Maybe you're tired of National Poetry Month. Maybe you need a novel that isn't 600 pages long. Maybe you need something that's fun and both light and deep at the same time. I highly recommend Charles Yu's latest novel How to Live Safely in a Science Fictional Universe.
It's a book that rewards those of us who wasted great wads of our adolescence reading/watching sci fi, but even if you didn't, the insider jokes won't be too off-putting. It's the kind of book that rewards those of us who wish we could be physicists (we're fascinated by theories of time and space, but not great at Math), and it's for those of us who are too far behind in our science knowledge to even keep up with Brian Greene's accessible version. It's the kind of book that's got a plot and characters, and it's also about writing and about fiction and also the ways that writing and fiction are about life.
In short, the protaganist spent his youth building a time machine with his dad. They never quite got the time machine to work, but a short time later, the technique has been perfected, and the protaganist gets a job repairing time machines. He remarks "But no one grows up wanting to be the time machine repair guy. No one says, Hey, I want to be the guy who fixes stuff." (p. 30)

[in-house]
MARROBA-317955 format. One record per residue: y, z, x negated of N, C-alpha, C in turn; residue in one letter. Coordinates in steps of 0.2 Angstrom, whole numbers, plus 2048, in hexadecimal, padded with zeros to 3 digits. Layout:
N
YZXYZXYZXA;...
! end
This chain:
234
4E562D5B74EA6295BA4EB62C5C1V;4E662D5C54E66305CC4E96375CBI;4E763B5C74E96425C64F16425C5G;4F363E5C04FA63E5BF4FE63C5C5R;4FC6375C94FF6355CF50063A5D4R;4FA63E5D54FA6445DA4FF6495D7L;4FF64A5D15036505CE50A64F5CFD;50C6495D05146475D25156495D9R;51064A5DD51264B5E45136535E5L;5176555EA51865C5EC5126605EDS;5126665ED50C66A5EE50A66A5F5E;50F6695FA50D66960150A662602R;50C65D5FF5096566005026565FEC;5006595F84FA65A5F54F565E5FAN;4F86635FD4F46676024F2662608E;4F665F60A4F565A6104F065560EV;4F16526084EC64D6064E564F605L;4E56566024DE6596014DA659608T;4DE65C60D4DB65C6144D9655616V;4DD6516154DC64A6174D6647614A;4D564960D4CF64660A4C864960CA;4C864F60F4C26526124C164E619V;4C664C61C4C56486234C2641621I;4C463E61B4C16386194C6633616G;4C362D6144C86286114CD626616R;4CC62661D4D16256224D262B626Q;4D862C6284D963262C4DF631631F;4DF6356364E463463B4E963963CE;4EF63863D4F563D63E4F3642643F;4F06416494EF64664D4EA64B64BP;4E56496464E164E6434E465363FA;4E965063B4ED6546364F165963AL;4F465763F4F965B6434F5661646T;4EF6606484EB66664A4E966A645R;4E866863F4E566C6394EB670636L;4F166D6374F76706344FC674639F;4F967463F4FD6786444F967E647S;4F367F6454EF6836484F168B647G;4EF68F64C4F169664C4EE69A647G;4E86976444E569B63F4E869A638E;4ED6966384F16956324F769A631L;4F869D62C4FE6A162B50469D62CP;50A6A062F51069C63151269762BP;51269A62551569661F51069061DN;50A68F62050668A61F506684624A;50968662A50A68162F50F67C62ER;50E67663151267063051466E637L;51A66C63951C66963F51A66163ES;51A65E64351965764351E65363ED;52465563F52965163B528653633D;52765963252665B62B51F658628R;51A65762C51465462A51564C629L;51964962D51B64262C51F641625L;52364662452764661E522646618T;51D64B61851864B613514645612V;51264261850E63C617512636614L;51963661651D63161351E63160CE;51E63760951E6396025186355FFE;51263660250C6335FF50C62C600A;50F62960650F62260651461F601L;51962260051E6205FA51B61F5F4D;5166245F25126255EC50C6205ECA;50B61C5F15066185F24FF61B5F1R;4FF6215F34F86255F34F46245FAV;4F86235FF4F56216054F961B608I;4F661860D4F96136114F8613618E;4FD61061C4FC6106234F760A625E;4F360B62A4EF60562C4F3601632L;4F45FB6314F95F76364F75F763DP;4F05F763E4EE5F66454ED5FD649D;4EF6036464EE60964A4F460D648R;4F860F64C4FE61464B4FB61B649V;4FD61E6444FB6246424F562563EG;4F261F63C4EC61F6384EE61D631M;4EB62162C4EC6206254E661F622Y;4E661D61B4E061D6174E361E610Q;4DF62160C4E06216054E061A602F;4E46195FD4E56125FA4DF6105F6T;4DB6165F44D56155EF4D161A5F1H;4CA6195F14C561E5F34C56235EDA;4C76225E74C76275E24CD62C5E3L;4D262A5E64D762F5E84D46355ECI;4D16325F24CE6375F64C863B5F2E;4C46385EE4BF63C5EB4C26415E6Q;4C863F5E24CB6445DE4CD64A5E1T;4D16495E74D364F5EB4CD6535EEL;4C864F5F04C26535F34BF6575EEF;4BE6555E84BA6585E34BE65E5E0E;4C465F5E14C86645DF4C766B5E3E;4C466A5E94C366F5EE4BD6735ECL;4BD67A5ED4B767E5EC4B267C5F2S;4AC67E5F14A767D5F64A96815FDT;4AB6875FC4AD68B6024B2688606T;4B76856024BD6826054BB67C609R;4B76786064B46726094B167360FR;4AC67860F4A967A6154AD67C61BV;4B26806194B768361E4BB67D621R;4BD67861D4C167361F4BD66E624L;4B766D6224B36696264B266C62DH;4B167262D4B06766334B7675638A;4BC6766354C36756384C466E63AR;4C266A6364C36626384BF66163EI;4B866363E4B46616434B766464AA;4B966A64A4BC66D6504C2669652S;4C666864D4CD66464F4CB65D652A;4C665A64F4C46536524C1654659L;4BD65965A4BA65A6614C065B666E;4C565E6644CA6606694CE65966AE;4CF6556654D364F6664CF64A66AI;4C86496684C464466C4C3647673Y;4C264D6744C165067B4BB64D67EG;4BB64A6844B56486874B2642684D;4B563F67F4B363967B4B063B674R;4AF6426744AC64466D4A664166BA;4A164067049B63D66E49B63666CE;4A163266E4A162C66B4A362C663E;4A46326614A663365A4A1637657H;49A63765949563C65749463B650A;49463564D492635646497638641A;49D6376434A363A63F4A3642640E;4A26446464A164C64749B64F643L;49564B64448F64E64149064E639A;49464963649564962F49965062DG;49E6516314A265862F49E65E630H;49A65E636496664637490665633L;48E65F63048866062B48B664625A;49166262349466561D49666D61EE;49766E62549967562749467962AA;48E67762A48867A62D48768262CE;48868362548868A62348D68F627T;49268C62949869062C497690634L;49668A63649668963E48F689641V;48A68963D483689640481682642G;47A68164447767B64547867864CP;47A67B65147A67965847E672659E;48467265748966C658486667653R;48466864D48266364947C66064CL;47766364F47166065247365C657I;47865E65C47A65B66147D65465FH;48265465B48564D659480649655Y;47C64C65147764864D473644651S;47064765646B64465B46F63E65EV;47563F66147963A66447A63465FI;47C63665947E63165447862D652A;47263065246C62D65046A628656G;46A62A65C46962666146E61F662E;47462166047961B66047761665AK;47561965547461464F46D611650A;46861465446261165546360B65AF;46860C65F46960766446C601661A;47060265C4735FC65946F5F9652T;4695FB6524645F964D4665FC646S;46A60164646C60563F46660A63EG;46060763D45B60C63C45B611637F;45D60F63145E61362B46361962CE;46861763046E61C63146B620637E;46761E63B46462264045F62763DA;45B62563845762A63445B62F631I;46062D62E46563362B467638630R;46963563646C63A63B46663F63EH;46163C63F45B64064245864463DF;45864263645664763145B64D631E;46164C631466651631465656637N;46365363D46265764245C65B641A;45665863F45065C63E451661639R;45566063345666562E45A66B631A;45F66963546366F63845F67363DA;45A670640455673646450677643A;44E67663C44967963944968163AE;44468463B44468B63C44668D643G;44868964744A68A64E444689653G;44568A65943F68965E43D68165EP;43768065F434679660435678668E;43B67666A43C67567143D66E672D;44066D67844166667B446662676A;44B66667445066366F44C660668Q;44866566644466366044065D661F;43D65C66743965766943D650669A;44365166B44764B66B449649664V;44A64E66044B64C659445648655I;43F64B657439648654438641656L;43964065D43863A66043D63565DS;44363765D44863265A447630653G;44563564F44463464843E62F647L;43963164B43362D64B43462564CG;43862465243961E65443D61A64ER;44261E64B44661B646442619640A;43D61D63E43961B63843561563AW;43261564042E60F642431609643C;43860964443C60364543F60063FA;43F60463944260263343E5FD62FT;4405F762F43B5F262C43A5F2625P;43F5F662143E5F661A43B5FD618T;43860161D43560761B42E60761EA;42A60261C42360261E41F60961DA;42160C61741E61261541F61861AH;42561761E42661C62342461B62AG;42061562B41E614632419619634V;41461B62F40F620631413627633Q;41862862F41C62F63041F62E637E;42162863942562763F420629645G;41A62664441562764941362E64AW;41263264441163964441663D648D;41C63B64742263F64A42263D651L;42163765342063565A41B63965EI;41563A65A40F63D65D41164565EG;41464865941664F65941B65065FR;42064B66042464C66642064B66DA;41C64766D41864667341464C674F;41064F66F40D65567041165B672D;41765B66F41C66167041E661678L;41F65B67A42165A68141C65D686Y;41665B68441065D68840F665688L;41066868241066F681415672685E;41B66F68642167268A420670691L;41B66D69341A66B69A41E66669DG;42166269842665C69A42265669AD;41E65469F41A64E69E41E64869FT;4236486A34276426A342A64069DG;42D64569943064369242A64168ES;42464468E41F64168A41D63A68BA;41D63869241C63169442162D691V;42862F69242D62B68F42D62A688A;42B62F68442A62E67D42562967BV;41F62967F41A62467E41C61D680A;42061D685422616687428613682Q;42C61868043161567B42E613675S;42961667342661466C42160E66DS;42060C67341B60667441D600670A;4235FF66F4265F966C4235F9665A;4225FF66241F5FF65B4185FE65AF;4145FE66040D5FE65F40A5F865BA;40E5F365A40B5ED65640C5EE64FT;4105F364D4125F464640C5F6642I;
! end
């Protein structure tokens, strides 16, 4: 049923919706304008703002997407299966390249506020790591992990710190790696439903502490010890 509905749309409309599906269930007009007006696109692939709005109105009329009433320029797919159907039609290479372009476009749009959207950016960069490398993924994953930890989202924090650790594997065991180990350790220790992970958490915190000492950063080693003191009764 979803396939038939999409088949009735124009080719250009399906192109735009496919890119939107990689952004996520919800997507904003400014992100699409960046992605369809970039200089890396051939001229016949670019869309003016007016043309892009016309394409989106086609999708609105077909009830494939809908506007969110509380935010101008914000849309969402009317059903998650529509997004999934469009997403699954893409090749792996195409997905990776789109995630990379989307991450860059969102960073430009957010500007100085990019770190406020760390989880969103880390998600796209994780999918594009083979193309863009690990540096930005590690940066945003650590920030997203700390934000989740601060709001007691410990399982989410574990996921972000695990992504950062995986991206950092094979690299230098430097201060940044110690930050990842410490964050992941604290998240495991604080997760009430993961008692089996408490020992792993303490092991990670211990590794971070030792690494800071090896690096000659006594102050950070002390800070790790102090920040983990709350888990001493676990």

Here are some additional quotes to whet your appetite:
(after telling us we can't change the past, good news or bad news, depending on your perspective): "The universe just doesn't put up with that. We aren't important enough. No one is. Even in our own lives. We're just not strong enough, willful enough, skilled enough in chronodiegetic manipulation to be able to just accidentally change the entire course of anything, even ourselves." (p. 14)
"A typical customer gets into a machine that can literally take her whenever she'd like to go. Do you want to know what the first stop usually is? Take a guess. Don't guess. You already know: the unhappiest day of her life." (pp. 45-46)
"Life is, to some extent, an extended dialogue with your future self about how exactly you are going to let yourself down over the coming years." (p. 131).
"Everyone has a time machine. Everyone is a time machine. It's just that most people's machines are broken. The strangest and hardest kind of time travel is the unaided kind. People get stuck, people get looped. People get trapped. But we are all time machines. We are all perfectly engineered time machines, technologically equipped to allow the inside user, the traveler riding inside each of us, to experience time travel, and loss, and understanding. We are universal time machines manufactured to the most exacting specifications possible. Every single one of us." (p. 164-165).
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